Build a More Resilient, Connected Community
A few years ago, Macalester College, the City of St. Paul, the Science Museum and the Jefferson Center undertook a joint project to educate ordinary people in several St. Paul communities about the realities of climate change. After people really understood the issues, they were asked what they considered to be the most important things their communities could do to prepare for what lies ahead. Several communities said: “Know our neighbors.”
They were on to something. Researchers have found that communities with strong social ties do better after a disaster. They allocate recovery resources better and they are more able to bounce back. Socially connected communities are more resilient.
We don’t have to hope people will pull together when we need to. There are things we can do today to build stronger, closer social connections. If a weather emergency never comes; those relationships will still yield positive benefits every day in terms of longer, healthier and happier lives.
What is Resilience?
Resilience is a personal and a community quality that helps people withstand adversity and move forward in the face of uncertainty and challenges. Everyone has a level of resilience; but it’s also something we can develop.
Resilience brings together hard work, skill, creative thinking, adaptability and commitment. What does resilience look like? We can look to our grandparents and great-grandparents to see examples:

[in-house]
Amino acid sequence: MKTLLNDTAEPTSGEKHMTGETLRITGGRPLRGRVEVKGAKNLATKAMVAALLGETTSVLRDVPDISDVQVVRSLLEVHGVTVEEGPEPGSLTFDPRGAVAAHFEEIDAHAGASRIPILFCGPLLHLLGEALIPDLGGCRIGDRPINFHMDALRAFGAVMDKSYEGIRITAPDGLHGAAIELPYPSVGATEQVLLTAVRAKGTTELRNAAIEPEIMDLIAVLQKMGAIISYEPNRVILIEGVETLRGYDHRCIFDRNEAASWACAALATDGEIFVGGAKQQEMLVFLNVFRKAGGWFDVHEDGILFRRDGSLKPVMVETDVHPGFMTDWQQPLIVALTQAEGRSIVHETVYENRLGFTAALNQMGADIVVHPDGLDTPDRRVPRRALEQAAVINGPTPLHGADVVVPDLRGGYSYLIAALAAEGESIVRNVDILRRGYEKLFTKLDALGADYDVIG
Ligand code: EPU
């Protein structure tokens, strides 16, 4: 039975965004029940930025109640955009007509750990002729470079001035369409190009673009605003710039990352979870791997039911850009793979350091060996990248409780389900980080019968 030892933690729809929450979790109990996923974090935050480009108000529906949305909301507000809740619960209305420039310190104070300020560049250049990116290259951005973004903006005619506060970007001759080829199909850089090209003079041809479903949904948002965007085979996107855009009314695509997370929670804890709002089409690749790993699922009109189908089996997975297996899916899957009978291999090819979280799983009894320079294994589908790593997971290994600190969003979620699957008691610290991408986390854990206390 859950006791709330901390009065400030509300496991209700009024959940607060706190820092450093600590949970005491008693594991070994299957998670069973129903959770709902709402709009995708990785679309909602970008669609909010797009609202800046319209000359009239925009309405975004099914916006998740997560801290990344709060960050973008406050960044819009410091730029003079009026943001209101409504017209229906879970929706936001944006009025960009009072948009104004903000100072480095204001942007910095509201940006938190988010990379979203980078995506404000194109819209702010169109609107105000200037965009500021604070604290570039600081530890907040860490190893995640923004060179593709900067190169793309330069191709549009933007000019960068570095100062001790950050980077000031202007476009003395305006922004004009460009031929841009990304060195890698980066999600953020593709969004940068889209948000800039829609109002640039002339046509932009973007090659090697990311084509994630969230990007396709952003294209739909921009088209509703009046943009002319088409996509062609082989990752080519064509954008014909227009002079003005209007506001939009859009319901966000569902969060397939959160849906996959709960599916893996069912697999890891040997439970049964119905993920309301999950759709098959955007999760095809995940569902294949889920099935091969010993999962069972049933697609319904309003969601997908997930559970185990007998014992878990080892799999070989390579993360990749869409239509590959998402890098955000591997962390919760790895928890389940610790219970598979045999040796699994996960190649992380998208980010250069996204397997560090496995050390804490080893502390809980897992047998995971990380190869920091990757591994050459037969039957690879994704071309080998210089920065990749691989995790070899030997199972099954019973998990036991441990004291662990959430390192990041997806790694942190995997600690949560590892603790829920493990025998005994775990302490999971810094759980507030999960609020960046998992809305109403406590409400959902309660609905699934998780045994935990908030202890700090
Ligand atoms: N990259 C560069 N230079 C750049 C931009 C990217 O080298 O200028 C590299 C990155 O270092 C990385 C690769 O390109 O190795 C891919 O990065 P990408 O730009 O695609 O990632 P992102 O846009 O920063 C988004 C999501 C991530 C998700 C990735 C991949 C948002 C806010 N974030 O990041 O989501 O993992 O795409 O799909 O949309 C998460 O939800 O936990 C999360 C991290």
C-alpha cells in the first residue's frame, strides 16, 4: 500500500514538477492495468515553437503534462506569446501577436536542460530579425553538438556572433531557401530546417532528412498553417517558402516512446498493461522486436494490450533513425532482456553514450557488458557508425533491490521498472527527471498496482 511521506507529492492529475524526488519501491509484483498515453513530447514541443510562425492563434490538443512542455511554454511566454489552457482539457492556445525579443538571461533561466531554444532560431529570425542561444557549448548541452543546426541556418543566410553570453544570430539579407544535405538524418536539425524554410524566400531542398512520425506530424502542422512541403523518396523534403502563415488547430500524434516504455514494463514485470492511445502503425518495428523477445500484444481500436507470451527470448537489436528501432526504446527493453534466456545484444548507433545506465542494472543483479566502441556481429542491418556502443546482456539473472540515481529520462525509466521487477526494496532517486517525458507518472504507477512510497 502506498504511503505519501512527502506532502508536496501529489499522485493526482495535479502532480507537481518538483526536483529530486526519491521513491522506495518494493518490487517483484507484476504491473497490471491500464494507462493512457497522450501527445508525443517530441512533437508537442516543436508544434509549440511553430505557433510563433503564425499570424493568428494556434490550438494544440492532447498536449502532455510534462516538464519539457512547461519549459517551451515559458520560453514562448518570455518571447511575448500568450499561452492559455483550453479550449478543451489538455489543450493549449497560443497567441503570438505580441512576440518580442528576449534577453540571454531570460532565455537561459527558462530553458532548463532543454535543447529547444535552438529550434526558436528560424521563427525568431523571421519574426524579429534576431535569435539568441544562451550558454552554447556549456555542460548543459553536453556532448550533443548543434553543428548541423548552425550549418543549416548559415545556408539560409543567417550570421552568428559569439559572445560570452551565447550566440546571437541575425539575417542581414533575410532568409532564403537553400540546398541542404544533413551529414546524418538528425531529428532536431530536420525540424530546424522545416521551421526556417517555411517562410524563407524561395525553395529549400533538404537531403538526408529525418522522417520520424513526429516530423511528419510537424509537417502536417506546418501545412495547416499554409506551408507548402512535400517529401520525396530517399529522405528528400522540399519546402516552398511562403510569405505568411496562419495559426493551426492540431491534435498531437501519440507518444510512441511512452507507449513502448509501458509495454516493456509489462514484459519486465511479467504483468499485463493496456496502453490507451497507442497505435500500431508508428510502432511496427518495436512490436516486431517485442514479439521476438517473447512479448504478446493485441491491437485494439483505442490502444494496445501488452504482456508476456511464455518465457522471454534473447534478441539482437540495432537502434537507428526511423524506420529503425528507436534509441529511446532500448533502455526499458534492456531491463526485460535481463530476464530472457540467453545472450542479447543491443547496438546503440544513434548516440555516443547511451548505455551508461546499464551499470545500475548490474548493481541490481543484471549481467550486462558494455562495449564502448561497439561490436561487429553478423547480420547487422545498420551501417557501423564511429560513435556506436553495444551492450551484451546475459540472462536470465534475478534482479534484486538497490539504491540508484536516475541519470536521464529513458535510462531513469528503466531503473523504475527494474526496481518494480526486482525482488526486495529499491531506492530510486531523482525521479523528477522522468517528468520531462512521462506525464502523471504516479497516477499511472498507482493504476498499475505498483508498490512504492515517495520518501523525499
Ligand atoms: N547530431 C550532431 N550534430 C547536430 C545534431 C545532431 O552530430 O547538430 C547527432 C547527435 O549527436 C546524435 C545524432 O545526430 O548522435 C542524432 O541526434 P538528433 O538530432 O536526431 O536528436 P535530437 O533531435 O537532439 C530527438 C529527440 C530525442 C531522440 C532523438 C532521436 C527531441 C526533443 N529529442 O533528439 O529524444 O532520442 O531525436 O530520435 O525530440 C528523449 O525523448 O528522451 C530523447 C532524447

- Victory Gardens – some 15 million of them – produced 40% of all the fresh fruits and vegetables consumed in the U.S. during WWII.
- Black communities developed collective, cooperative financial systems outside of the exclusionary white systems.
- Immigrant communities (like the Sons of Norway) created hardship funds to help families after an illness or death.
Resilience can be building redundant systems to meet critical needs, like community gleaning projects and farmers markets, solar panels and microgrids, cooperatives, time banks, sharing circles and seed banks.
How Do We Build Resilience Today?
Many of the activities of Transition groups listed on this website are examples of building resilience. It’s at the heart of the Transition movement. See the list of activities. It’s rather impressive. And take a look at what Transition Town groups are doing around the country at Transition US – and around the world with the Transition Network. The website Resilience.org, from the Post-Carbon Institute, is another excellent place to look for actionable ideas. They are the creators of The Resilience Reader, shown above.
And check out Resilience resources for personal action steps and organizations working in Minnesota and nationally that can help you.
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